Hydrogen instead of methane – UK may find replacement for even 30 per cent of natural gas

Even as much as 30 per cent of natural gas used in the UK could be replaced by hydrogen – this has recently been revealed by a study conducted at the Swansea University. This would reduce CO2 emission by 18 per cent[1].

Natural gas is a fuel widely used in Great Britain. It is commonly used for generating electric power and, by households, for heating and cooking. Until recently this fuel accounted for 80 per cent of energy consumed in Great Britain in winter months, when heating costs need to be taken into account[2].

One of the ways to limit emissions from natural gas is to add hydrogen to it. As a result, the side product of combustion is only water vapor, however, the physical features of hydrogen are slightly different from those of methane – lower calorific value and much lower density. It also has some problematic features, like the tendency to leak through various materials and escape from pipes and containers.

According to research by Dr Charles Dunhill and Dr Daniel Jones from Energy Safety Research Institute, even 30 per cent of hydrogen may be added to methane without any major complications. Adding more than that would result in making the gas useless in households. The scientists say that blending hydrogen with natural gas is the first step towards building hydrogen-only installations in the future, without having to use fossil fuels at all.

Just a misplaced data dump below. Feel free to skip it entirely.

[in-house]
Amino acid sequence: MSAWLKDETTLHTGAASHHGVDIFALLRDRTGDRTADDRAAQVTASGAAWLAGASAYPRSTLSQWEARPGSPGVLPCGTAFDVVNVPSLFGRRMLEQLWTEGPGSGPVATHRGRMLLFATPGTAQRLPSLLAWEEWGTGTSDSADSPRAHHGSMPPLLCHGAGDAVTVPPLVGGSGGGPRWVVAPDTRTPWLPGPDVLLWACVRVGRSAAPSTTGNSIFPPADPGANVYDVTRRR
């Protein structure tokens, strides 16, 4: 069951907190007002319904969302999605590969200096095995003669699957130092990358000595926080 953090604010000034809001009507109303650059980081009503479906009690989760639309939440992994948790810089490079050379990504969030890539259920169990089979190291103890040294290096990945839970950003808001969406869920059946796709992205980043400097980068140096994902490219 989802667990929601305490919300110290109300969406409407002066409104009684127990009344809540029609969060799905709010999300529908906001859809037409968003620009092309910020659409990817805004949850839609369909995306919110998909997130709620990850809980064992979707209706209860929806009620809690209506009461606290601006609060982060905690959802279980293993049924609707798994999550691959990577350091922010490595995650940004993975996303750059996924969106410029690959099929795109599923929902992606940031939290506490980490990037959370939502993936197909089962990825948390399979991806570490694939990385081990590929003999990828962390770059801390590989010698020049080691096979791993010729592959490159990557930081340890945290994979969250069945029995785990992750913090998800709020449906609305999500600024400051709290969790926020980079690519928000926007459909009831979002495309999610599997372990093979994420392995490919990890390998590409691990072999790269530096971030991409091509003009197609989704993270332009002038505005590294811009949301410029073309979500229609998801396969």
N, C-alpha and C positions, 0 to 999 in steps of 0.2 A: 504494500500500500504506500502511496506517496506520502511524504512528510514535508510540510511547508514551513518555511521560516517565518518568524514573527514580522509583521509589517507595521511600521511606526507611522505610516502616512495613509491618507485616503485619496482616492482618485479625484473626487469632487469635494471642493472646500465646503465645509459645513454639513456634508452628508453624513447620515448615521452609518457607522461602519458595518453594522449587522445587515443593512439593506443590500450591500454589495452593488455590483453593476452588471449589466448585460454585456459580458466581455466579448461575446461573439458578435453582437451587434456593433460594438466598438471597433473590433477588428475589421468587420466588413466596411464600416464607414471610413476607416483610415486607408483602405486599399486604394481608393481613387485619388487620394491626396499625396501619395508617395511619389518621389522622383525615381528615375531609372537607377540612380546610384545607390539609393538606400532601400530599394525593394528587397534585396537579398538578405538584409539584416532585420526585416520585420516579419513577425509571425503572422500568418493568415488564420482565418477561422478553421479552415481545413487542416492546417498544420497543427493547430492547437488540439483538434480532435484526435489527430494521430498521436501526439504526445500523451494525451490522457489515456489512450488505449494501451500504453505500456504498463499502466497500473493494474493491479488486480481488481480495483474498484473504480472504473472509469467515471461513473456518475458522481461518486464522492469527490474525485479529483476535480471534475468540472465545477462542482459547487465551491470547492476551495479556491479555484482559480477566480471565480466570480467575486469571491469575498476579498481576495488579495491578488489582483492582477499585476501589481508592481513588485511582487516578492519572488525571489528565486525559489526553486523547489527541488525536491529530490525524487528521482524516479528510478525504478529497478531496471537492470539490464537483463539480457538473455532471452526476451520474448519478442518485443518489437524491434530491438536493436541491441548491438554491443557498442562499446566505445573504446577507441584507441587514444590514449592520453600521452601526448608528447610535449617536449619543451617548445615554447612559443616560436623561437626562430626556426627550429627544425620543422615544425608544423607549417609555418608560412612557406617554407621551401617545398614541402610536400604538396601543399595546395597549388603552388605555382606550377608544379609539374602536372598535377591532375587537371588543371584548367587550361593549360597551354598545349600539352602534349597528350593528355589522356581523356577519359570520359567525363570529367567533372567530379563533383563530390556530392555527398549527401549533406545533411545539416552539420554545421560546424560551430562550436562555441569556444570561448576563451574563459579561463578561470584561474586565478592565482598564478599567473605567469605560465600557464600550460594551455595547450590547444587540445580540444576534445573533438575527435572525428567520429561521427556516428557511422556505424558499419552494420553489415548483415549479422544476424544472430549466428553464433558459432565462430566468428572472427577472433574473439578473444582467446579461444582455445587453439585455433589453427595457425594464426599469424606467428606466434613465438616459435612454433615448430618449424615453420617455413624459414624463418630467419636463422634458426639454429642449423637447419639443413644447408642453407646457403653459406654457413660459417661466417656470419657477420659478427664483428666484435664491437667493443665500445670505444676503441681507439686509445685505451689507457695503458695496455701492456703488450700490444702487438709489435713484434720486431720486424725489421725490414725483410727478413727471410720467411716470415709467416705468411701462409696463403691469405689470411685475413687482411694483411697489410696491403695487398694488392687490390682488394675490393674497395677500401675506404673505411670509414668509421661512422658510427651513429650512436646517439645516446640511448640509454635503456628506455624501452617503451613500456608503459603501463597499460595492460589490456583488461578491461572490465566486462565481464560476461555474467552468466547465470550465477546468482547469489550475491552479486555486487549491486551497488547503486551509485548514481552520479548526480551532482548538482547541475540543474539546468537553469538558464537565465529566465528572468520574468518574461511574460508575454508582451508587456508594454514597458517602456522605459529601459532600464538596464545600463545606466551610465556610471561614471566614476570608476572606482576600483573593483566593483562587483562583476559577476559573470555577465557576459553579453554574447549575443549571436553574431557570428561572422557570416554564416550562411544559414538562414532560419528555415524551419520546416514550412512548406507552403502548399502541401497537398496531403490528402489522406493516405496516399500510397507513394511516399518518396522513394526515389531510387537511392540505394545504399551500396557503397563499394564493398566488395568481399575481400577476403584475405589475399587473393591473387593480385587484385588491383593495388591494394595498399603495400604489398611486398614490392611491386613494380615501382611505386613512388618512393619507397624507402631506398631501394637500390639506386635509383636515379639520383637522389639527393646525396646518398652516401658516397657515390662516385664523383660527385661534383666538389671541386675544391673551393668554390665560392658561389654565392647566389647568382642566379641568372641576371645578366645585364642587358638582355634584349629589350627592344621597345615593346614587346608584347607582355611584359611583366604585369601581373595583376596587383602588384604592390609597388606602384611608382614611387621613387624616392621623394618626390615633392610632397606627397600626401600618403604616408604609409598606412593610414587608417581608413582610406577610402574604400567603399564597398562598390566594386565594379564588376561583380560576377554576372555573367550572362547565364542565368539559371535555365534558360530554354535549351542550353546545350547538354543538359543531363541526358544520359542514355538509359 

Now, an Australian city of Adelaide is conducting advanced tests of a technology which in its heating system uses natural gas with a 10 per cent hydrogen blend[3].

How to produce hydrogen

Unlike mining of fossil fuels, obtaining hydrogen usually does not require any gross interference with natural environment.

Today’s most popular method of obtaining hydrogen is steam reforming – producing hydrogen from methane and steam at a temperature of 700-1,100 degrees Celsius. This is the most cost-effective way of an industrial-scale production of this gas – the amount of hydrogen obtained per one unit of energy is much bigger than in electrolysis.

On the other hand, though energy efficiency of electrolyzers leaves a lot to be desired, the prospects of using electrolysis are very interesting. First of all, renewable energy surplus may be stored in hydrogen. For example, power-to-gas technology provides for electrolytic production of hydrogen, which is later used in the gas network.

Hydrogen may also be stored and used whenever needed. Although the efficiency of this process today is still low, it allows using energy from renewable sources when surpluses of that energy are available. However, today this technology is still costly.


[1]     https://www.sciencedaily.com/releases/2018/06/180611133412.htm

[2]     https://qz.com/1047802/the-biggest-market-for-hydrogen-as-a-clean-fuel-may-not-be-cars-but-homes/

[3]     http://www.abc.net.au/news/2017-08-08/trial-to-inject-hydrogen-into-gas-lines/8782956